BWW Interview: Kwami Odoom Talks HUNGER at the Arcola Theatre
Kwami Odoom talks about his life as an actor and about his role in Hunger, which runs at the Arcola Theatre until 21 December.
You started in the National Youth Theatre - what did that experience give to you?
NYT is amazing because you will never meet so many people who are so similar and so different at the same time, but all really into this one thing - theatre.
I was one of maybe three people at school who liked theatre, so they said go and do the course. Suddenly I was amongst 250 people who all think making theatre is really cool and come from all over the country and from all different backgrounds. It's exciting - really exciting - and inspiring.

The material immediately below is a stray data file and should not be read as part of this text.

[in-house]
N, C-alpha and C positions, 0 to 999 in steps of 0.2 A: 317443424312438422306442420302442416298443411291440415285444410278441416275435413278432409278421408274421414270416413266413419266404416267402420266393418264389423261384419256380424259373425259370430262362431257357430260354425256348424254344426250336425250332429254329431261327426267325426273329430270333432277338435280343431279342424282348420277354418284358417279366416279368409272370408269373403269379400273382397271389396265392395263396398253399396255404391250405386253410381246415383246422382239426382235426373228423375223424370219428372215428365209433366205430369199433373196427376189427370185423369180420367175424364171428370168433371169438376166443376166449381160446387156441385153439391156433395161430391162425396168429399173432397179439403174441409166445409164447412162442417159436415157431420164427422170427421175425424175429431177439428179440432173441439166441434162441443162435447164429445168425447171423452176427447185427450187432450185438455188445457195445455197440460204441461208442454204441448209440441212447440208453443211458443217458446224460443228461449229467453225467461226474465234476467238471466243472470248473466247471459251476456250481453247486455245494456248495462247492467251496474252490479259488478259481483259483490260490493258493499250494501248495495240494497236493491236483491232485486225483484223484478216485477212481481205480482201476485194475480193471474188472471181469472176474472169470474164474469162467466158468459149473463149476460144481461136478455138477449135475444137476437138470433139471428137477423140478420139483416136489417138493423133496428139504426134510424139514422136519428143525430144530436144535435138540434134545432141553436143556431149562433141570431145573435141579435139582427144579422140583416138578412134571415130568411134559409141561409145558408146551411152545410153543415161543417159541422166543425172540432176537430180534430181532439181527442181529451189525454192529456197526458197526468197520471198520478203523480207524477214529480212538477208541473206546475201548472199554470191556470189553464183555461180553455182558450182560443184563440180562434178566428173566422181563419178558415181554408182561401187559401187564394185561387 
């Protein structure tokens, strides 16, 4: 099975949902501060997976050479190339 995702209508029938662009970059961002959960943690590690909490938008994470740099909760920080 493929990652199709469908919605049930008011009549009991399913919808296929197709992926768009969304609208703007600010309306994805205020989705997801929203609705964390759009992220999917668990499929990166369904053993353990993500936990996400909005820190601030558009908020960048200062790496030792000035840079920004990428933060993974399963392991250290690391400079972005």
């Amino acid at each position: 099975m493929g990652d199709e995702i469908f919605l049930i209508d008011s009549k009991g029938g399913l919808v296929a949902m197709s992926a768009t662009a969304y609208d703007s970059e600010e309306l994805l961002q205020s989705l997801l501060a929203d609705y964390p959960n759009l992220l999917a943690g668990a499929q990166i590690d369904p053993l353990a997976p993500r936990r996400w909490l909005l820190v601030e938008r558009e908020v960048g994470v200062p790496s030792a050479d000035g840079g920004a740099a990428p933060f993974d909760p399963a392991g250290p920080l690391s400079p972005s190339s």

It shows in the amount of people I know who formed theatre companies with people from NYT, or got their first play because they know someone from NYT. It really feels like this amazing community of people.
Then doing the rep company gave me safe places to learn - somewhere where I knew the environment and could work on being an actor. I'm really grateful to NYT for everything.
What was it like for you as an inner-city, BAME student?
I don't really use BAME - I identify as mixed-race black. I grew up in Finsbury Park in North London, about 15 minutes away from the National Youth Theatre rehearsal studios, which is an amazing coincidence. So, yes, inner London, born and bred.
I have a feeling that many actors come from a very narrow range of social backgrounds - as someone who does not share that early life, how has it been for you?
I didn't have a private education and I don't have a double-barrelled name, but I would identify as middle-class. I can't really claim to come from humble beginnings.
Now is an amazing time to be a mixed-race or black actor as we're starting to really examine who tells stories, who gets to consume the stories and who they're for. I think we've got a long way to go before there's any kind of parity.